For decades one of our most honored and beloved poets, Gerald Stern is also, it turns out, a prolific doodler. Sometimes charming, sometimes scathing, sometimes both, the odd little figures and scenes here are reproduced from drawings on napkins, hotel stationary, and the margins of what seem to be lecture handouts. These are remarkable expressions of a quirky world and a clear vision. 

Long recognized as one of the most original poets in America, Stern is known for his tragi-comic, irascible vision that has been vividly rendered in hundreds of poems. All along, he has also been drafting these whimsical sketches. The Thurber-esque drawings represented here are daft, graphic expressions of Stern’s fearless and shameless sense of self.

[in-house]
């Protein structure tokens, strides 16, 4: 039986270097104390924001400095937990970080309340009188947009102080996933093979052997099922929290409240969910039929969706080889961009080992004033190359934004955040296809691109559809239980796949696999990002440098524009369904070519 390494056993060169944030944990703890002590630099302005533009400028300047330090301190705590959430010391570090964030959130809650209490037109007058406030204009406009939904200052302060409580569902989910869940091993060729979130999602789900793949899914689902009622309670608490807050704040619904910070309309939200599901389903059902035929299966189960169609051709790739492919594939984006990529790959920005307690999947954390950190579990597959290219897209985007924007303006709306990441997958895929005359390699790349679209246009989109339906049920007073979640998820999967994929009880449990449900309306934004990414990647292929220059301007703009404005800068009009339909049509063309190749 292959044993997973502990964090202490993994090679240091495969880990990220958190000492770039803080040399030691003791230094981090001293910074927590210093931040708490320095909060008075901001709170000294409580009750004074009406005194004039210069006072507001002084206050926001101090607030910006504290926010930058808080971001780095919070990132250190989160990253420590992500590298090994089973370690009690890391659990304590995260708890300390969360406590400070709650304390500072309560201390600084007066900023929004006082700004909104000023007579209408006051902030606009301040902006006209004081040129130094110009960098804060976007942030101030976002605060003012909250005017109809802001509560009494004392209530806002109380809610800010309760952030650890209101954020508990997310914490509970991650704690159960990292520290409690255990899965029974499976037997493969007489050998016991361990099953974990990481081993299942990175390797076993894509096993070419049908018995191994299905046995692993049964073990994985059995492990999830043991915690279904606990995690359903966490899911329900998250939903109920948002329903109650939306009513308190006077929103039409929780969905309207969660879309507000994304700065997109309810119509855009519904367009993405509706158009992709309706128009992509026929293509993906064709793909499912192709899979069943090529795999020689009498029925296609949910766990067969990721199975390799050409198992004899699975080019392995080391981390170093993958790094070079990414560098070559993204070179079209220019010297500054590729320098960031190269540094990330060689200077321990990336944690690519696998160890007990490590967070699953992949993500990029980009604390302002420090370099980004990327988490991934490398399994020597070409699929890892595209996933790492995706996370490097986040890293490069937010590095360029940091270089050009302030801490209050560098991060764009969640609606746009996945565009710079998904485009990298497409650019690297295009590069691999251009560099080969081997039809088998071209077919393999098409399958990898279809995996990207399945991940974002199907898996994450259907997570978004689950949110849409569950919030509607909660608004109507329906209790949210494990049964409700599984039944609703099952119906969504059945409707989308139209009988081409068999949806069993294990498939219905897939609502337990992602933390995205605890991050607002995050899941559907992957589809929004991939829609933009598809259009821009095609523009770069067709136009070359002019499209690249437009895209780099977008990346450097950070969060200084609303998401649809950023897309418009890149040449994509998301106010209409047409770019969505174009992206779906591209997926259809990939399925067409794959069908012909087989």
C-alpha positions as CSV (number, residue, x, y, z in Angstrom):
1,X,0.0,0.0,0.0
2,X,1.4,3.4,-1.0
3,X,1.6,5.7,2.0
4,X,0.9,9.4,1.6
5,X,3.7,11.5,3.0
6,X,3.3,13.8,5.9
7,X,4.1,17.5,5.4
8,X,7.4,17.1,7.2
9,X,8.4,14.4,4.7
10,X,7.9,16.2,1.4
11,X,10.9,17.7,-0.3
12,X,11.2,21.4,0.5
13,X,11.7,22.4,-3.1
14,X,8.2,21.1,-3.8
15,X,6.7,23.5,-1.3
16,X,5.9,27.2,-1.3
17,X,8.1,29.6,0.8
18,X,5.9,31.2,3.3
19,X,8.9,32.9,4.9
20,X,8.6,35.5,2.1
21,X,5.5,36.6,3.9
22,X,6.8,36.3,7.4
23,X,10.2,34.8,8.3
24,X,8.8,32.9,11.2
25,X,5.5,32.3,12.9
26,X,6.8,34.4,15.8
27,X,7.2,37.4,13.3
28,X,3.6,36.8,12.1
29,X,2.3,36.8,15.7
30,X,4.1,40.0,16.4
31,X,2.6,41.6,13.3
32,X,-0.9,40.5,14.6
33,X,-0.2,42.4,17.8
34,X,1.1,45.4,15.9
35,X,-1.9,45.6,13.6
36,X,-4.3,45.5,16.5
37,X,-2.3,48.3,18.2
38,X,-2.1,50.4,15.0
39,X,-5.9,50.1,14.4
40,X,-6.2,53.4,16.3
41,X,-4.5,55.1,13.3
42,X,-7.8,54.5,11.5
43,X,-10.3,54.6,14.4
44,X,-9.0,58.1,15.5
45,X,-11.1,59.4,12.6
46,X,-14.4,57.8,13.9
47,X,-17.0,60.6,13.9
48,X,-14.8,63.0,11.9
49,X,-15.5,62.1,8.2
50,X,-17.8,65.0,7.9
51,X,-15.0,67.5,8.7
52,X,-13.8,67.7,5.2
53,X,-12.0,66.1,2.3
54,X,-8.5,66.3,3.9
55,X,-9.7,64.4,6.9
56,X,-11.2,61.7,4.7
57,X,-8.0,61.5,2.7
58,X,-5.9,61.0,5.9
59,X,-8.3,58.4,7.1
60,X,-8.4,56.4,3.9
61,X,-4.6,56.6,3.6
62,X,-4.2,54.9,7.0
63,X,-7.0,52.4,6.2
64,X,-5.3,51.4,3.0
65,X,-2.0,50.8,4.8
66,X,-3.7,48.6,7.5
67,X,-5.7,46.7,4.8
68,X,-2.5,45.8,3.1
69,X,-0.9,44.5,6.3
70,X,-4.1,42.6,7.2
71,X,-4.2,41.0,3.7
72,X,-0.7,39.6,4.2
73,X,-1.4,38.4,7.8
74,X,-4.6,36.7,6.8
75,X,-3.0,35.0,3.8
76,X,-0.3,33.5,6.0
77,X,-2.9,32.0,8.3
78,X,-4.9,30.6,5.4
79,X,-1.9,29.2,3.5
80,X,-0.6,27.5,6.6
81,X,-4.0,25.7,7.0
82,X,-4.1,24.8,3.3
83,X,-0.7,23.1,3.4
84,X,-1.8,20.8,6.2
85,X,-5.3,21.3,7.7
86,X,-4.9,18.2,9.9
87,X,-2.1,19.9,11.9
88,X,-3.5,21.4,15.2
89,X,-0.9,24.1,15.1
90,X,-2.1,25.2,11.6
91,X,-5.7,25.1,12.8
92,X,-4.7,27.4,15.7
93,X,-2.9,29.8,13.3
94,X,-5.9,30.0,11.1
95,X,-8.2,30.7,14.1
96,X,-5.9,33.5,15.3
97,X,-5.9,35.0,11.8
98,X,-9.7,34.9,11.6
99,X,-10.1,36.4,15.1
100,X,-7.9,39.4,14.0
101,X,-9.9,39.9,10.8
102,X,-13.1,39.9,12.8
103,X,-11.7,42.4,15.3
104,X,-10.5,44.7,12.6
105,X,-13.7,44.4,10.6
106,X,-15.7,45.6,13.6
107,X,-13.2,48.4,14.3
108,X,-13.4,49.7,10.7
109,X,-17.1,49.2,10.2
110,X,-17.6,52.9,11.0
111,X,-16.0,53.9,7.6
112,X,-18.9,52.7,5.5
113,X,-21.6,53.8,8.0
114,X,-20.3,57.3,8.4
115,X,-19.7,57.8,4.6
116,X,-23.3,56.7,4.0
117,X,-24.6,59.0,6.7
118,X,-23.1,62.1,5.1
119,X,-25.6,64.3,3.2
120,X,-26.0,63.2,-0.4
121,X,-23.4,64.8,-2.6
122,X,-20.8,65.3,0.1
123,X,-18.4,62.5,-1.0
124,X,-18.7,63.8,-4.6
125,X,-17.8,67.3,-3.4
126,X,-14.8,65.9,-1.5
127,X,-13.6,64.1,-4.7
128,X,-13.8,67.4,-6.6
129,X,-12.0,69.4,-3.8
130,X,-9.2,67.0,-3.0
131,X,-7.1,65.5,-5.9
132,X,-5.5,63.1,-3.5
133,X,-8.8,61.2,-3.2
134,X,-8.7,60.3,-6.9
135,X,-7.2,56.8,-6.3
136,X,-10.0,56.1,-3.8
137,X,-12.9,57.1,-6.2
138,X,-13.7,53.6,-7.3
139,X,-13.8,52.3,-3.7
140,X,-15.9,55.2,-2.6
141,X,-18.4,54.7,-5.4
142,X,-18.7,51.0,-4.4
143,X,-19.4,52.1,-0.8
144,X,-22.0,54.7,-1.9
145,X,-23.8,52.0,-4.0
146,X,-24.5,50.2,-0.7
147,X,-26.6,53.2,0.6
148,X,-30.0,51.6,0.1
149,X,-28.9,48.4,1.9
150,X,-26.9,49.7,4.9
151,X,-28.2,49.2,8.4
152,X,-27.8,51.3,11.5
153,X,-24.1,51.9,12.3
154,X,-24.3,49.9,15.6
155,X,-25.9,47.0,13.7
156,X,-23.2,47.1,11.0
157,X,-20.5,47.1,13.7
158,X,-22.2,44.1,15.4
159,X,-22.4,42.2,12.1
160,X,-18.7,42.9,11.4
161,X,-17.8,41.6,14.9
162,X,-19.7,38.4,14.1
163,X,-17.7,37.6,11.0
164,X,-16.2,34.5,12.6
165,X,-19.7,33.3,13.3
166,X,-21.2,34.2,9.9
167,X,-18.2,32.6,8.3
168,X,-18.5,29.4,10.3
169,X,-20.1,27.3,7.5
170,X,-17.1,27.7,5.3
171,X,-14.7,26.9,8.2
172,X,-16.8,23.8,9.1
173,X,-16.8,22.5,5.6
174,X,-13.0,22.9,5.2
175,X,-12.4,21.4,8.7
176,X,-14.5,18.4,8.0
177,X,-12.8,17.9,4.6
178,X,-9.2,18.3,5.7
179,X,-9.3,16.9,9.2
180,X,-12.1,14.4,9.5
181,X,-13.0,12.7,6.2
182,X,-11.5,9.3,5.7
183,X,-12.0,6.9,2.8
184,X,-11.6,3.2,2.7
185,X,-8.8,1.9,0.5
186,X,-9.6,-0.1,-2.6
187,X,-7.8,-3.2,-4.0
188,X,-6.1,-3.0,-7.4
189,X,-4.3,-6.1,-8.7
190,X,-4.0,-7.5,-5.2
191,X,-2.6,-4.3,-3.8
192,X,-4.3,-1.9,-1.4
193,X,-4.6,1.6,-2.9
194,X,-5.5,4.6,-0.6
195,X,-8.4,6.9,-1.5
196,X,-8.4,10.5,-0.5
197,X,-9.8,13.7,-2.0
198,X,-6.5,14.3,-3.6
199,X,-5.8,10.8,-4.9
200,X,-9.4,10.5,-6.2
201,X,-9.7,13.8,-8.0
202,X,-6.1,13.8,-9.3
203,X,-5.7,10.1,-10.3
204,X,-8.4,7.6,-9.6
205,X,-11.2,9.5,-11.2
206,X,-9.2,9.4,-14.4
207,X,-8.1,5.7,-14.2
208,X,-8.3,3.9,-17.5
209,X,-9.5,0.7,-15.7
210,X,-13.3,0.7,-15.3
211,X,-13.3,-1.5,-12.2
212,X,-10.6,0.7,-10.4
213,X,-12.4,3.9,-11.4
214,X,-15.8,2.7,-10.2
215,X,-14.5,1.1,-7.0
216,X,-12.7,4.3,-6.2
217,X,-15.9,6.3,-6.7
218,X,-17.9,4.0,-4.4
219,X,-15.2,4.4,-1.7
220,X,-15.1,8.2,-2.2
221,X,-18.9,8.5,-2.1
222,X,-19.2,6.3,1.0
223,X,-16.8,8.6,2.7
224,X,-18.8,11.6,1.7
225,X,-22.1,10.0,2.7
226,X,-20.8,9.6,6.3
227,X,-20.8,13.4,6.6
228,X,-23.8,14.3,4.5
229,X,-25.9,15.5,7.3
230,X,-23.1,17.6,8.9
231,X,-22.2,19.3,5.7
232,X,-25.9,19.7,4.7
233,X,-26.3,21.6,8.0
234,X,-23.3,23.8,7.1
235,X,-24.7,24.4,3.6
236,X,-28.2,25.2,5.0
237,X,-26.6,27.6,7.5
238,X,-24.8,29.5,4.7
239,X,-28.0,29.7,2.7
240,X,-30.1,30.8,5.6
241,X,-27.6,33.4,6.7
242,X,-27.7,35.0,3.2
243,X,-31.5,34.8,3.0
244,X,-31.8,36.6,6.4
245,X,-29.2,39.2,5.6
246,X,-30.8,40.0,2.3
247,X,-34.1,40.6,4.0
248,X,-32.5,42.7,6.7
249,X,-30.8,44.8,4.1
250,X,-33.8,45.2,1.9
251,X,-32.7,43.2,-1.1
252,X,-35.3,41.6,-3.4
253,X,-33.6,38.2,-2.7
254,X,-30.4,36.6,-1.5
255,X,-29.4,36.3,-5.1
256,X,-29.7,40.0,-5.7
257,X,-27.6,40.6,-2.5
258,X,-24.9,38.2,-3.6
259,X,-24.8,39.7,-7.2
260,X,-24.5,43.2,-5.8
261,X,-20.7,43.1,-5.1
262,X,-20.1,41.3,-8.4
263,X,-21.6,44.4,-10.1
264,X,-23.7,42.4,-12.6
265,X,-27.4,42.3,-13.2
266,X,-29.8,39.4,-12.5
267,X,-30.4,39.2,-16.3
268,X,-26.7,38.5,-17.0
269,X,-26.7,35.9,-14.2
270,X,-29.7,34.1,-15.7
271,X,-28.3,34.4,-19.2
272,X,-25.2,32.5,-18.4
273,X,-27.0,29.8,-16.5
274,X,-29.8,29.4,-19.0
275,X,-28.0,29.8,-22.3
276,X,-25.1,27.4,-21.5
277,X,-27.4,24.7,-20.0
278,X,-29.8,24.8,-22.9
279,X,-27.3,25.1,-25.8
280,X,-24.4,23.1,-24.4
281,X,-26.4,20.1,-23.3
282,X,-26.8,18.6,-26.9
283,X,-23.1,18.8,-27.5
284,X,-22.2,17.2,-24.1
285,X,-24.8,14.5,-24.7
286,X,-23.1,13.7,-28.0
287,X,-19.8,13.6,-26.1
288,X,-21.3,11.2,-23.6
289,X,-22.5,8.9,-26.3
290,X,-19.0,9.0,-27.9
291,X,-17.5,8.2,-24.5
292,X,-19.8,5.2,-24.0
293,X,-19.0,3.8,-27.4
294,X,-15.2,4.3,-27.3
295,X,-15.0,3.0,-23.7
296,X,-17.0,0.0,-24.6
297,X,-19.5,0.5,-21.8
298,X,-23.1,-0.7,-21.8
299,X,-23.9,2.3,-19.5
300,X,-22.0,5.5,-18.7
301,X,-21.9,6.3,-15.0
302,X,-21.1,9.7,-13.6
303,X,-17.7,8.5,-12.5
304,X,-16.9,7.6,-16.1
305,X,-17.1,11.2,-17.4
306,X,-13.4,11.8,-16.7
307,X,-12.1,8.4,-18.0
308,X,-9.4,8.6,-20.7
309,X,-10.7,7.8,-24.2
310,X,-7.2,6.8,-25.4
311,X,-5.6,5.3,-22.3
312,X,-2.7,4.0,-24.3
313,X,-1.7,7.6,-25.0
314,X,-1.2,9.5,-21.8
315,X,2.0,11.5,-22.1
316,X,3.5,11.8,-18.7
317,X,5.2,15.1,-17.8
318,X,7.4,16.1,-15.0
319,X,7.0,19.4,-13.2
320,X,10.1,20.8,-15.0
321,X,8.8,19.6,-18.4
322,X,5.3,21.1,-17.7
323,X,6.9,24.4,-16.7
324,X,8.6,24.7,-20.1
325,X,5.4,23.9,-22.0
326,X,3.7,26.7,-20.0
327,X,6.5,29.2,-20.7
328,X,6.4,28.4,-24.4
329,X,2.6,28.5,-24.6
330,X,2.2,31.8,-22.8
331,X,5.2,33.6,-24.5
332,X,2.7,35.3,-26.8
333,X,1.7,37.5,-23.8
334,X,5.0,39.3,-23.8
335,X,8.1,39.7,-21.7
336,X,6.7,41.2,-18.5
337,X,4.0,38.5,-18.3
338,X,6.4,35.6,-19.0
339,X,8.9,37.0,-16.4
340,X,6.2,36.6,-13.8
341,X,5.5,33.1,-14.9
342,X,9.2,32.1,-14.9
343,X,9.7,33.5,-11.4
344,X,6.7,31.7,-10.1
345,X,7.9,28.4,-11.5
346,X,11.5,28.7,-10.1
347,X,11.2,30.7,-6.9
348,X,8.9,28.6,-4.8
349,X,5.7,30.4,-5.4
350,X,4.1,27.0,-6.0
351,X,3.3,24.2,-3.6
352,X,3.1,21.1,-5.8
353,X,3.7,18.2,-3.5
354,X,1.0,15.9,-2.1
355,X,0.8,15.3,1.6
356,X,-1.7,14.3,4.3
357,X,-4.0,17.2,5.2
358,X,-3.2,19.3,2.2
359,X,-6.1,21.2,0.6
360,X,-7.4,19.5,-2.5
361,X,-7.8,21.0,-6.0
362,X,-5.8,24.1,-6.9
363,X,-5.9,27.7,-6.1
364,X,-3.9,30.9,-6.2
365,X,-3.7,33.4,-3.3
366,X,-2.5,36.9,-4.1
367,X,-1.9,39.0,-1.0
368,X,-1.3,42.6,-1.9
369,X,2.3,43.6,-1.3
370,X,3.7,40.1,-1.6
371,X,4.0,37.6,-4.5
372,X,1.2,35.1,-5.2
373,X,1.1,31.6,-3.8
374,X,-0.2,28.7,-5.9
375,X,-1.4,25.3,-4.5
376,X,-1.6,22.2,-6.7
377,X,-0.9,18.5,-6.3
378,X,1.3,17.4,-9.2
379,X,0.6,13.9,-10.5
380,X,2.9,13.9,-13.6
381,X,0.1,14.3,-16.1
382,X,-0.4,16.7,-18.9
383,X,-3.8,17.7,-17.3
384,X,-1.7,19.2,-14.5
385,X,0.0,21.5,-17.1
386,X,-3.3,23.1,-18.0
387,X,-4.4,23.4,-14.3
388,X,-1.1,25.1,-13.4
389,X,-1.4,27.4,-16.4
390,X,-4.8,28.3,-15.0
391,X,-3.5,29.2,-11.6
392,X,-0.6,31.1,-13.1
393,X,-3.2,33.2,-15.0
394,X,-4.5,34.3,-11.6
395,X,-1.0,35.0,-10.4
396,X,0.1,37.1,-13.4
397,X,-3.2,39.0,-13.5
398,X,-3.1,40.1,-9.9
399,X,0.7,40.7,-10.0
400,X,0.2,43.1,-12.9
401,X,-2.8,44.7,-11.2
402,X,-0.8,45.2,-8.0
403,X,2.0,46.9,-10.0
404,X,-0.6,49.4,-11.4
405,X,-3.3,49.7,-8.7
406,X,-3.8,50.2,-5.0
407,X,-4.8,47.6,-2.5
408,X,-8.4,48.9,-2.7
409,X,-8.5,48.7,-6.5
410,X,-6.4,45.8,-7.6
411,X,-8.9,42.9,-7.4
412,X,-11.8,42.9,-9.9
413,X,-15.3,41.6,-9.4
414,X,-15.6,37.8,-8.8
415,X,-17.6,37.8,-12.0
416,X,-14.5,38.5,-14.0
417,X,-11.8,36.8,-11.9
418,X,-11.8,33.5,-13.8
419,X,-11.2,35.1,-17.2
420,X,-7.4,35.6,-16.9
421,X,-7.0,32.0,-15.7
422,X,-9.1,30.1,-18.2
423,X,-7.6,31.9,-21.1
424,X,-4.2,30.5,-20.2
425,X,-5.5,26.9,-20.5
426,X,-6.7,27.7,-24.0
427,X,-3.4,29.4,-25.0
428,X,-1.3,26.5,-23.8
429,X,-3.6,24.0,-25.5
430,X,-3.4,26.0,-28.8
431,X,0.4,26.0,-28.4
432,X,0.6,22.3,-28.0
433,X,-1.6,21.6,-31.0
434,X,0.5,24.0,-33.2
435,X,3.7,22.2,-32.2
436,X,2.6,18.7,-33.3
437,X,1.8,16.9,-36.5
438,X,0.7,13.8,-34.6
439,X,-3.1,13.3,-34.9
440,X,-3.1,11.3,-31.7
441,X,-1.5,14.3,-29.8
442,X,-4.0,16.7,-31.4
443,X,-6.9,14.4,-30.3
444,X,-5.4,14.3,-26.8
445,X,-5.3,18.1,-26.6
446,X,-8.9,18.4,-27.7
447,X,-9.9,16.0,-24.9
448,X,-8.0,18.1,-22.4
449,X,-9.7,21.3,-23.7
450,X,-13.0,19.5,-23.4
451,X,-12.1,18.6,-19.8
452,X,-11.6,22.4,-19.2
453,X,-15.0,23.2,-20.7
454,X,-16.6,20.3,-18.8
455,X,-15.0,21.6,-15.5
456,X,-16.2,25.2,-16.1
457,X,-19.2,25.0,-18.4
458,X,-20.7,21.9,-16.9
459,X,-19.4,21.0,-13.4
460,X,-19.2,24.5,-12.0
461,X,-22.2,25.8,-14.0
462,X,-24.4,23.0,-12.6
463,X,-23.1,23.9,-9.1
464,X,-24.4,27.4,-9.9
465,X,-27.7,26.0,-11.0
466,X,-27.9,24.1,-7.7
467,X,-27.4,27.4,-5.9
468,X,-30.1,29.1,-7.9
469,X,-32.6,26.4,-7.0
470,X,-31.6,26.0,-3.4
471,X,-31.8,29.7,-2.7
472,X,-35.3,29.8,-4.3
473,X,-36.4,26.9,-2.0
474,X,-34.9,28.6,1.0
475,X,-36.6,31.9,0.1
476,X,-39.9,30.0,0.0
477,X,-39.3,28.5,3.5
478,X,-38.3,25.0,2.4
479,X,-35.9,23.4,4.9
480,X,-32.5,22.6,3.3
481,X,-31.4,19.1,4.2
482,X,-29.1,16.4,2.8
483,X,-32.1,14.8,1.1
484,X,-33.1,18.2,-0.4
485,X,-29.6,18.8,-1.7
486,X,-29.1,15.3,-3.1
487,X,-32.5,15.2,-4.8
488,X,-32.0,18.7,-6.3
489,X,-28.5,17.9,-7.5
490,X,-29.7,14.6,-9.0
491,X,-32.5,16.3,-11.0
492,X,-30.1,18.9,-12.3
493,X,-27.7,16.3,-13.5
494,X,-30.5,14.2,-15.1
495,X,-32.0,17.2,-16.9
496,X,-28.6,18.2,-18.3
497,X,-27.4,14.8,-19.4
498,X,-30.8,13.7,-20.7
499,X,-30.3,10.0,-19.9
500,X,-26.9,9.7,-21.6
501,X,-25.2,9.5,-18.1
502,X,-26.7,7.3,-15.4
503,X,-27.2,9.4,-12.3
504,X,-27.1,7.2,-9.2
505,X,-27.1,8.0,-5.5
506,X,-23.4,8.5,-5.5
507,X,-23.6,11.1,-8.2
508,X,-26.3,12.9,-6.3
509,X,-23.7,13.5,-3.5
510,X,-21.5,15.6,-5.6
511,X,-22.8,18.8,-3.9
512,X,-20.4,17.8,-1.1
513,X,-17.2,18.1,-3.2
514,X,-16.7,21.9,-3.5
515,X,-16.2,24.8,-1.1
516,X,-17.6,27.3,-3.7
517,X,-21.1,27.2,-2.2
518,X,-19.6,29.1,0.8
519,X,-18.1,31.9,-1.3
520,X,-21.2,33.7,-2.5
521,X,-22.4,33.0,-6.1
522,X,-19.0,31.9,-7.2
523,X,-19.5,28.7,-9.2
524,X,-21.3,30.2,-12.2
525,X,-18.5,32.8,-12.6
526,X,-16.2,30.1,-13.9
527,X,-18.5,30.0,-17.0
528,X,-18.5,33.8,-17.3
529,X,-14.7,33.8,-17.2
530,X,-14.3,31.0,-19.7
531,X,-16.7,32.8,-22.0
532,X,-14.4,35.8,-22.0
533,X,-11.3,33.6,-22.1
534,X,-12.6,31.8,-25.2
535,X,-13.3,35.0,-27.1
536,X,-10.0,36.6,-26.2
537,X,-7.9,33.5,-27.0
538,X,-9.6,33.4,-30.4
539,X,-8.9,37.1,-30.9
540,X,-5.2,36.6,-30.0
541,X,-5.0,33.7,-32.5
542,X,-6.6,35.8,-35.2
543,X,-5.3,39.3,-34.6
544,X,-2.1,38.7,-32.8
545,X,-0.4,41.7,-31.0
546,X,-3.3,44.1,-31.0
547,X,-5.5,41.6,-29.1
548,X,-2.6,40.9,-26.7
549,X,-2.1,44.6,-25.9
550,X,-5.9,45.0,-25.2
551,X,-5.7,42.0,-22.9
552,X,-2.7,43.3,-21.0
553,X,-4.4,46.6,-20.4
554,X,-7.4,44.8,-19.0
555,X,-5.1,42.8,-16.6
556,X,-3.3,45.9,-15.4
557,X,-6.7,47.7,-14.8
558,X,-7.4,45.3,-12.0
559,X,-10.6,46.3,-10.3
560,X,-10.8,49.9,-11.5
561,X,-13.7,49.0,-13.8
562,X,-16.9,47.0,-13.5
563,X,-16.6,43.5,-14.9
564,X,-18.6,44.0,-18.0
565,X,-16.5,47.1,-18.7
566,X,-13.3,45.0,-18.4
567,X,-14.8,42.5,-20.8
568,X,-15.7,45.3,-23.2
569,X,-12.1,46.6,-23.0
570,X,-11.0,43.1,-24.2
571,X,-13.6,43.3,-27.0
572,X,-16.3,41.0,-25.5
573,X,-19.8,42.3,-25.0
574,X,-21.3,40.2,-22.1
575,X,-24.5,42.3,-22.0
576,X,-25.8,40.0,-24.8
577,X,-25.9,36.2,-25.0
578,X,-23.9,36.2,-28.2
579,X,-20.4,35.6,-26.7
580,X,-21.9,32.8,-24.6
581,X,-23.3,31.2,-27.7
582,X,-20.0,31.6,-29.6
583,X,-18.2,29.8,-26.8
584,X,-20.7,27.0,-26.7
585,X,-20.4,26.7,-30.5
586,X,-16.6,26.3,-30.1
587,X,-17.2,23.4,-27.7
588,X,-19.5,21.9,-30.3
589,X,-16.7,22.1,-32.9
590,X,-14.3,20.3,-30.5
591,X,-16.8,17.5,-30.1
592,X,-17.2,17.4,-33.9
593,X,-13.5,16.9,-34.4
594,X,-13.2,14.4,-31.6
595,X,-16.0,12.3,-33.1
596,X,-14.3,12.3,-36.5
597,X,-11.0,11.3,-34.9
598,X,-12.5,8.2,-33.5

In addition to expressing a forgiving and cavalier attitude toward aging, these saucy drawings, until now a well-kept secret of Stern’s creative life, capture something essential about his character. By turns profane and playfully romantic, they are another expression of the cutting wit and inimitable charm of Gerald Stern.

"Our romance with children begins with their idealism, their playfulness, their unfiltered imaginations and infinite capacity for wonder. We bear witness to their raucous, devilish clowning with the taboo and their instantaneous mood changes: one moment infantile, the next wise beyond their years. But the boyish wonder who—with surprising facility—sketched these cartoons, doodles, marginalia, visual and verbal puns, is in his eighties, one of our greatest and most prolific poets. Now we don't have to imagine what our favorite satyr does while he eats dinner, listens to you read, or waits for the bus. You can't take a pen out of this poet's hands and we're glad."—Ira Sadoff

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Publication Details

Publication Date
Pages, art, trim size
88 pages, 6 1.8 x 9 inches, 68 drawings